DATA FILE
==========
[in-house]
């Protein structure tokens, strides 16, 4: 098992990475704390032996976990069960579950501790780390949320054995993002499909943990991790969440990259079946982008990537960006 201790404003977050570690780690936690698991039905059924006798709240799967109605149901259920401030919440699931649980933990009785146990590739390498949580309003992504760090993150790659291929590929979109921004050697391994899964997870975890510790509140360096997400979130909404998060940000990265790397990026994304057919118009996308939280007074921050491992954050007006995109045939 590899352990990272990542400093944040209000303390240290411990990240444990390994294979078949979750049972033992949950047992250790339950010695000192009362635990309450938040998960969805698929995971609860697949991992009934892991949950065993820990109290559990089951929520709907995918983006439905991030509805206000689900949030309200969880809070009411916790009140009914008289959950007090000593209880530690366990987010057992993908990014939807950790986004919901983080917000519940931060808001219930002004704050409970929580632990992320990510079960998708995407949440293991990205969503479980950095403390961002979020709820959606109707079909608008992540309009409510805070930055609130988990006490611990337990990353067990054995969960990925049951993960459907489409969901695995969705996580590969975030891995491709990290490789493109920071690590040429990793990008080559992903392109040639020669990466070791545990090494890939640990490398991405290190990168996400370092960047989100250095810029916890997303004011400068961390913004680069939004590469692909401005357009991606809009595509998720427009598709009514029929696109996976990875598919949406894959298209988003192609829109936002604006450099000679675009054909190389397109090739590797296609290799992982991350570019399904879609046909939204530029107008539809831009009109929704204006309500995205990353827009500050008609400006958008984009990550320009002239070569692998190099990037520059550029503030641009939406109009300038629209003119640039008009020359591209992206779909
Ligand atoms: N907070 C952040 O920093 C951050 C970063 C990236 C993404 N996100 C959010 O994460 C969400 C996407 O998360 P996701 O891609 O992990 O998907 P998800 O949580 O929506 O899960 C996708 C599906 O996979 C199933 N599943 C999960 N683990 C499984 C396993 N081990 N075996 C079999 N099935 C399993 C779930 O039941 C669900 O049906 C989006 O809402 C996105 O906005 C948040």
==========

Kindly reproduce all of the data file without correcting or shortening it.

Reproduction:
[in-house]
């Protein structure tokens, strides 16, 4: 098992990475704390032996976990069960579950501790780390949320054995993002499909943990991790969440990259079946982008990537960006 201790404003977050570690780690936690698991039905059924006798709240799967109605149901259920401030919440699931649980933990009785146990590739390498949580309003992504760090993150790659291929590929979109921004050697391994899964997870975890510790509140360096997400979130909404998060940000990265790397990026994304057919118009996308939280007074921050491992954050007006995109045939 590899352990990272990542400093944040209000303390240290411990990240444990390994294979078949979750049972033992949950047992250790339950010695000192009362635990309450938040998960969805698929995971609860697949991992009934892991949950065993820990109290559990089951929520709907995918983006439905991030509805206000689900949030309200969880809070009411916790009140009914008289959950007090000593209880530690366990987010057992993908990014939807950790986004919901983080917000519940931060808001219930002004704050409970929580632990992320990510079960998708995407949440293991990205969503479980950095403390961002979020709820959606109707079909608008992540309009409510805070930055609130988990006490611990337990990353067990054995969960990925049951993960459907489409969901695995969705996580590969975030891995491709990290490789493109920071690590040429990793990008080559992903392109040639020669990466070791545990090494890939640990490398991405290190990168996400370092960047989100250095810029916890997303004011400068961390913004680069939004590469692909401005357009991606809009595509998720427009598709009514029929696109996976990875598919949406894959298209988003192609829109936002604006450099000679675009054909190389397109090739590797296609290799992982991350570019399904879609046909939204530029107008539809831009009109929704204006309500995205990353827009500050008609400006958008984009990550320009002239070569692998190099990037520059550029503030641009939406109009300038629209003119640039008009020359591209992206779909
Ligand atoms: N907070 C952040 O920093 C951050 C970063 C990236 C993404 N996100 C959010 O994460 C969400 C996407 O998360 P996701 O891609 O992990 O998907 P998800 O949580 O929506 O899960 C996708 C599906 O996979 C199933 N599943 C999960 N683990 C499984 C396993 N081990 N075996 C079999 N099935 C399993 C779930 O039941 C669900 O049906 C989006 O809402 C996105 O906005 C948040």